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The Canadian Progressive: CRA seeks Canadians’ feedback on its controversial auditing of charities’ political activities

The Canada Revenue Agency wants to hear from Canadians regarding its controversial auditing of charities’ political activities. The public’s feedback will lead to “the development of new guidance or educational resources for charities on the rules governing political activities.”

The post CRA seeks Canadians’ feedback on its controversial auditing of charities’ political activities appeared . . . → Read More: The Canadian Progressive: CRA seeks Canadians’ feedback on its controversial auditing of charities’ political activities

Environmental Law Alert Blog: A new law is needed to protect citizens’ voices through the charities they support

Wednesday, November 16, 2016

Canadian law and policy restricts the involvement of charities in public debate and public policy development – activities labeled by the Canada Revenue Agency as “political activities”. Limiting charities’ involvement in public debate and public policy development silences the voices of Canadians who rely on the charities they . . . → Read More: Environmental Law Alert Blog: A new law is needed to protect citizens’ voices through the charities they support

Accidental Deliberations: Wednesday Morning Links

Miscellaneous material for your mid-week reading.- Alan Freeman is duly appalled by Apple’s attempt to throw itself a pity party with the money it’s hoarding rather than paying in fair corporate taxes. And James Mackintosh reports on Jeroen Dijsselbloe… . . . → Read More: Accidental Deliberations: Wednesday Morning Links

Accidental Deliberations: Sunday Morning Links

This and that for your Sunday reading:- Ross Douthat (!) discusses the distinction between actual cosmopolitanism, and the global elitism that’s instead come to dominate international power relations:Genuine cosmopolitanism is a rare thing. It require… . . . → Read More: Accidental Deliberations: Sunday Morning Links

Accidental Deliberations: Monday Morning Links

Miscellaneous material to start your week.- Jared Bernstein is hopeful that the era of expansive corporate rights agreements is coming to an end. Paul Krugman notes that there’s no evidence anybody has gained economically from the spread of those agree… . . . → Read More: Accidental Deliberations: Monday Morning Links

The Canadian Progressive: CRA revokes registration of charity that acted as a “receipting agent” for tax shelter arrangement

In December, the Canada Revenue Agency (CRA) revoked the registration of a Canadian charity that acted as a “receipting agent” for a tax shelter arrangement. Le Refuge des Rescapés, a charity based in Saint-Nicéphore, Quebec, “improperly issued recei… . . . → Read More: The Canadian Progressive: CRA revokes registration of charity that acted as a “receipting agent” for tax shelter arrangement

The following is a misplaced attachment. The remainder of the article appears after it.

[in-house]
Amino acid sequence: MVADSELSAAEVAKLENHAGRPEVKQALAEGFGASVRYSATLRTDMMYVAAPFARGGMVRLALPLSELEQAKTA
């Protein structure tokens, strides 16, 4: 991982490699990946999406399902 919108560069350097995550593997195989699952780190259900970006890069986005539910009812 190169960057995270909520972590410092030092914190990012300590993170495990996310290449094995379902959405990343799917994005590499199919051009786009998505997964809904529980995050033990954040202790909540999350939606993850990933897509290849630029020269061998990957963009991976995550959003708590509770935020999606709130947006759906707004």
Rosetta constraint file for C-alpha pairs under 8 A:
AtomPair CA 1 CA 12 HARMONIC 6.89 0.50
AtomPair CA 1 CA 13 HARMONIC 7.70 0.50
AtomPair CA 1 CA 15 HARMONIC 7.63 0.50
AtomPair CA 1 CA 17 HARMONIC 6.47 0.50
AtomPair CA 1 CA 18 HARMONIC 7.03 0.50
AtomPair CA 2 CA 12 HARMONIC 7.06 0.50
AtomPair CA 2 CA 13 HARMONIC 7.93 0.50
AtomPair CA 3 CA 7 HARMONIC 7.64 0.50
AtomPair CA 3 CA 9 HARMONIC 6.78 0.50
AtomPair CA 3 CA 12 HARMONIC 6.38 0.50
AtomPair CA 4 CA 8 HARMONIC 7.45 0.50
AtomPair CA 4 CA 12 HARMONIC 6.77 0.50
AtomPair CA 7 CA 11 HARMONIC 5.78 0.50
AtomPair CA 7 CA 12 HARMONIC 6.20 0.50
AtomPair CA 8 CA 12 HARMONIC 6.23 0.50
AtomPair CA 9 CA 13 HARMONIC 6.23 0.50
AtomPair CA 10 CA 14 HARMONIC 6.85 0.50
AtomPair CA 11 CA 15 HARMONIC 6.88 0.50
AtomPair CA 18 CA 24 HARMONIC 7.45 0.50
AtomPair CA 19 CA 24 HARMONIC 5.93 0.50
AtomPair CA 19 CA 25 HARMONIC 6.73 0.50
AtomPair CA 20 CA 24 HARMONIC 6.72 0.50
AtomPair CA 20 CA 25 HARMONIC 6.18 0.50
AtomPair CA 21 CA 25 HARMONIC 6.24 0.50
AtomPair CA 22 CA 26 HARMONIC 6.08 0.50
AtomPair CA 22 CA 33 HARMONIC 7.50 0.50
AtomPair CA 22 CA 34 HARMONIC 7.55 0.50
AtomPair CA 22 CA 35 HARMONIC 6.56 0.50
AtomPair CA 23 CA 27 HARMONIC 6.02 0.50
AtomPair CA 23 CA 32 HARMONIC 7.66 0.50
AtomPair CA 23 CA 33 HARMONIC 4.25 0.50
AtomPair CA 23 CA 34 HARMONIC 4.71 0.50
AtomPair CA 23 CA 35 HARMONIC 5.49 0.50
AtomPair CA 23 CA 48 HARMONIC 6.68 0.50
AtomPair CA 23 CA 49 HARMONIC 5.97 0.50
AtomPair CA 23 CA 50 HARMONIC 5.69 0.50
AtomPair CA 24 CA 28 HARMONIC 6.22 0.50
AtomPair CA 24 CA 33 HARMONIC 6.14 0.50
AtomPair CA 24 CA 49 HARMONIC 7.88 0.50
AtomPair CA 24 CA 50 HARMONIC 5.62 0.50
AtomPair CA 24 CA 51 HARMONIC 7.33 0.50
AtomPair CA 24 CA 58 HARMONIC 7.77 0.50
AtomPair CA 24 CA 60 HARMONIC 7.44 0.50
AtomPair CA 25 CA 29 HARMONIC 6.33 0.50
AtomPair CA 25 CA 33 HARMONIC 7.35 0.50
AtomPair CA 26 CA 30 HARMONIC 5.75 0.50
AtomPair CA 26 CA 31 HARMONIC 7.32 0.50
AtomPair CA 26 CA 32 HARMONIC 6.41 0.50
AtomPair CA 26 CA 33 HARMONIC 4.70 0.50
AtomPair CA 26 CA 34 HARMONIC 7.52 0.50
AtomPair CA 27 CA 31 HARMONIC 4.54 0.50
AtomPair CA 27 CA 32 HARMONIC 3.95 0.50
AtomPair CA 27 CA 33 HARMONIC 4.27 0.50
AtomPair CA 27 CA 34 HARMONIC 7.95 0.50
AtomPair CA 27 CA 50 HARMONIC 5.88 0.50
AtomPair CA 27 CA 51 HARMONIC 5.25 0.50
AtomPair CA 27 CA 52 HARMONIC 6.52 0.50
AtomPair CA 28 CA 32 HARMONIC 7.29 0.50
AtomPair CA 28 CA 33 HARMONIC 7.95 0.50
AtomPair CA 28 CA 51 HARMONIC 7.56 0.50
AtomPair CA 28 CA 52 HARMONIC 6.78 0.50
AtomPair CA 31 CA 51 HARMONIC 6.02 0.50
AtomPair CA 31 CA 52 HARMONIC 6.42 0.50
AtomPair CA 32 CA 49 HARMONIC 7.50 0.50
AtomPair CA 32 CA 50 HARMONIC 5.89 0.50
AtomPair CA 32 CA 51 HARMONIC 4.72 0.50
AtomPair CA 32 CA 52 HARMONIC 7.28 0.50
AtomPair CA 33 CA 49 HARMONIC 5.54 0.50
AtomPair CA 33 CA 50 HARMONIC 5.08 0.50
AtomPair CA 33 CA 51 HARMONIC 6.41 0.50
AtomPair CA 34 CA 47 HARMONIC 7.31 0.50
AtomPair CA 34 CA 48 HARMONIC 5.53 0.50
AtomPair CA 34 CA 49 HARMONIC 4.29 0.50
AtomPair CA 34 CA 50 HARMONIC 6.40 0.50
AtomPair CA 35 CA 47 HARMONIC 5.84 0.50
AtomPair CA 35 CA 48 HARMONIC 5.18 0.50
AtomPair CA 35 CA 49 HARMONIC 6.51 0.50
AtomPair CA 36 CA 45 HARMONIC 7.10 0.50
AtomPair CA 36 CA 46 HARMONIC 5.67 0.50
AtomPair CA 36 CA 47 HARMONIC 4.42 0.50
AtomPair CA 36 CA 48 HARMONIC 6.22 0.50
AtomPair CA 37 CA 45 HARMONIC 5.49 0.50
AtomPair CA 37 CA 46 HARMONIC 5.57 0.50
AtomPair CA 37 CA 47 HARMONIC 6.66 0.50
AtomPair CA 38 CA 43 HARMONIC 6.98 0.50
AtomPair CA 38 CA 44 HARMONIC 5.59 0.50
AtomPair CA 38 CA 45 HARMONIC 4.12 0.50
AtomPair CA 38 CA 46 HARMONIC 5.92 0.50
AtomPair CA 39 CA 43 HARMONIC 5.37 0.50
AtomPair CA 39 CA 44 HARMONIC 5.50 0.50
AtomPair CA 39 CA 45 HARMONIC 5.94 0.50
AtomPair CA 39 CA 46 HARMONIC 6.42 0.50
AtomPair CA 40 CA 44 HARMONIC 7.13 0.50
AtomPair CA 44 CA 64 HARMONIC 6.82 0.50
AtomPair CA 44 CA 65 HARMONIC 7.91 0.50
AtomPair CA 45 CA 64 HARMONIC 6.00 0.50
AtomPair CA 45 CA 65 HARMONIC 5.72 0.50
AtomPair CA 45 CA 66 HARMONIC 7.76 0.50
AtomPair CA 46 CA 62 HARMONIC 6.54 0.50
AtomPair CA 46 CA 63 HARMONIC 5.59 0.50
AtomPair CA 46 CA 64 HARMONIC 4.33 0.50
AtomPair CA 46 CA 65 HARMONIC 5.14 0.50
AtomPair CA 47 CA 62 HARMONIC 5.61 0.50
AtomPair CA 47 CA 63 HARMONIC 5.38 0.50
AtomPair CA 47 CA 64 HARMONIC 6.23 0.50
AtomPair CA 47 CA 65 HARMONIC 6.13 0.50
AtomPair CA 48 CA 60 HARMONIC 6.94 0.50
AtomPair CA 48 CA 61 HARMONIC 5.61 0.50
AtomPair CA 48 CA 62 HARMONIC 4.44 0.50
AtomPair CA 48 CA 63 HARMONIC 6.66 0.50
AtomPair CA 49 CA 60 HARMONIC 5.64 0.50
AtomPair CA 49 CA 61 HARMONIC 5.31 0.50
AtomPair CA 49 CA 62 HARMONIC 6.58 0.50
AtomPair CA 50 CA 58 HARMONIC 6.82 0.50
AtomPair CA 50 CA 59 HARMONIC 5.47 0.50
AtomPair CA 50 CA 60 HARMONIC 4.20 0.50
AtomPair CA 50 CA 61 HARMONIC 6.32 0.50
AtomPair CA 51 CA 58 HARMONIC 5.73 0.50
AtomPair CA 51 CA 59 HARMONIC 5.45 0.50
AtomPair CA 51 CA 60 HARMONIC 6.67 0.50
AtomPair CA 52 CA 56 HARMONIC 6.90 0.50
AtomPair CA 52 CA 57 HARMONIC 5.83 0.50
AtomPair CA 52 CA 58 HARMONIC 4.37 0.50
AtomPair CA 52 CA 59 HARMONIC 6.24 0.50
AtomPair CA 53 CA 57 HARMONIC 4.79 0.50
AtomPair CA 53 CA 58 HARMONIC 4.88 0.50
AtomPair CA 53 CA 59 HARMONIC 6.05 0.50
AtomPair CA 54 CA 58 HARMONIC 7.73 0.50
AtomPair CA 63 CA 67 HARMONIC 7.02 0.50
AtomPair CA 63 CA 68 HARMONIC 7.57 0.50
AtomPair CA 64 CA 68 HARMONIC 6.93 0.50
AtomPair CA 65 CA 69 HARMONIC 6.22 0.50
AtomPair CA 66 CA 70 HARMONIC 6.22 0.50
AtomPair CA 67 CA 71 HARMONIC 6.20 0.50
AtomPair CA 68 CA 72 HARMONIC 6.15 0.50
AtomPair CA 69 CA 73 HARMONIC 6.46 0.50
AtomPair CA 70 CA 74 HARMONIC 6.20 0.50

The Canadian Progressive: Trudeau: CRA must allow charities to do their work “free from political harassment”

In his recent Ministerial Mandate Letter to Diane Lebouthillier, the Minister of National Revenue, Prime Minister Justin Trudeau said the Canada Revenue Agency (CRA) must allow charities to do their work free from political harassment. The post Trudeau… . . . → Read More: The Canadian Progressive: Trudeau: CRA must allow charities to do their work “free from political harassment”

Accidental Deliberations: Saturday Morning Links

Assorted content for your weekend reading.- Andrew Jackson offers his prescription for Canada’s economy in the face of plunging oil prices and a sinking dollar. And Murray Dobbin argues that the Libs’ handling of trade agreements reflects a fundamental… . . . → Read More: Accidental Deliberations: Saturday Morning Links

In-Sights: Corus – CKNW Orphans’ Fund revisited

The Voluntarism Fantasy, Mike Konczal, Democracy: A Journal of Ideas, 2014Conservatives dream of returning to a world where private charity fulfilled all public needs. But that world never existed — and we’re better for it….Before government took… . . . → Read More: In-Sights: Corus – CKNW Orphans’ Fund revisited

Accidental Deliberations: Thursday Morning Links

This and that for your Thursday reading.

– Joseph Stiglitz laments the corporate takeover of policy-making processes, including by imposing trade rules which impede democratic decision-making: The real intent of [investor protection] provisions is to impede health, environmental, safety, and, yes, even financial regulations meant to protect America’s own economy and citizens. Companies can sue . . . → Read More: Accidental Deliberations: Thursday Morning Links

Accidental Deliberations: Thursday Afternoon Links

This and that for your Thursday reading.

– Trish Hennessy writes that the Cons’ budget is based purely on wishful thinking and deliberate denial rather than any rational plan. PressProgress identifies just a few of the problems which can’t be put off for two generations, no matter how determined Joe Oliver is to push any . . . → Read More: Accidental Deliberations: Thursday Afternoon Links

Accidental Deliberations: Wednesday Morning Links

Miscellaneous material for your mid-week reading.

– Garfield Mahood and Brian Iler discuss the challenge facing charities as compared to the special treatment of businesses in trying to advocate as to public policy: (T)he solutions to many of society’s problems do not need more research and the criticism-free public education that the CRA permits. They . . . → Read More: Accidental Deliberations: Wednesday Morning Links

Accidental Deliberations: Saturday Morning Links

Assorted content for your weekend reading.